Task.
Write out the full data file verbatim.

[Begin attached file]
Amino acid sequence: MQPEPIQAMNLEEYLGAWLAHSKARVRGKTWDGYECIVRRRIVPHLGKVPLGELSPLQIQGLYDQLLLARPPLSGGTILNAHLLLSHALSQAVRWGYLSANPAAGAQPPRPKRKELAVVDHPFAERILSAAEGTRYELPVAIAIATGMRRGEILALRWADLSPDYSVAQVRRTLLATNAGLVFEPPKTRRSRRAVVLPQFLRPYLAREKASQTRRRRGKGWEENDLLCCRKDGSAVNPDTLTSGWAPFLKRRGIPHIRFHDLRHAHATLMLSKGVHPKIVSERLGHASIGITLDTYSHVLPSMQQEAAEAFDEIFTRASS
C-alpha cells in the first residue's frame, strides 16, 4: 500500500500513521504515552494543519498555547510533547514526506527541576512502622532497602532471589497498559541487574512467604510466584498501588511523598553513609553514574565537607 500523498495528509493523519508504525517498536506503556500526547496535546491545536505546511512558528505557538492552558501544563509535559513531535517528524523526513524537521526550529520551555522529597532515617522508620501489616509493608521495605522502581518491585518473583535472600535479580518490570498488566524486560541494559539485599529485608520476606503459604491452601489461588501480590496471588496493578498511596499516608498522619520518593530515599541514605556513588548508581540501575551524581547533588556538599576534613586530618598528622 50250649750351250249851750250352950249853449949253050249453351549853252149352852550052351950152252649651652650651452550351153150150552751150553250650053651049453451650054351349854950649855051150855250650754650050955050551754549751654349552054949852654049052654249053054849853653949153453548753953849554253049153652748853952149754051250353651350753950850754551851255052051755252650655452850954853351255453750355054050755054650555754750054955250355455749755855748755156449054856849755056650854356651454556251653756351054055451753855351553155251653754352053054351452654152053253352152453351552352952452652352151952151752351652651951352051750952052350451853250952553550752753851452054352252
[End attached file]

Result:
Amino acid sequence: MQPEPIQAMNLEEYLGAWLAHSKARVRGKTWDGYECIVRRRIVPHLGKVPLGELSPLQIQGLYDQLLLARPPLSGGTILNAHLLLSHALSQAVRWGYLSANPAAGAQPPRPKRKELAVVDHPFAERILSAAEGTRYELPVAIAIATGMRRGEILALRWADLSPDYSVAQVRRTLLATNAGLVFEPPKTRRSRRAVVLPQFLRPYLAREKASQTRRRRGKGWEENDLLCCRKDGSAVNPDTLTSGWAPFLKRRGIPHIRFHDLRHAHATLMLSKGVHPKIVSERLGHASIGITLDTYSHVLPSMQQEAAEAFDEIFTRASS
C-alpha cells in the first residue's frame, strides 16, 4: 500500500500513521504515552494543519498555547510533547514526506527541576512502622532497602532471589497498559541487574512467604510466584498501588511523598553513609553514574565537607 500523498495528509493523519508504525517498536506503556500526547496535546491545536505546511512558528505557538492552558501544563509535559513531535517528524523526513524537521526550529520551555522529597532515617522508620501489616509493608521495605522502581518491585518473583535472600535479580518490570498488566524486560541494559539485599529485608520476606503459604491452601489461588501480590496471588496493578498511596499516608498522619520518593530515599541514605556513588548508581540501575551524581547533588556538599576534613586530618598528622 50250649750351250249851750250352950249853449949253050249453351549853252149352852550052351950152252649651652650651452550351153150150552751150553250650053651049453451650054351349854950649855051150855250650754650050955050551754549751654349552054949852654049052654249053054849853653949153453548753953849554253049153652748853952149754051250353651350753950850754551851255052051755252650655452850954853351255453750355054050755054650555754750054955250355455749755855748755156449054856849755056650854356651454556251653756351054055451753855351553155251653754352053054351452654152053253352152453351552352952452652352151952151752351652651951352051750952052350451853250952553550752753851452054352252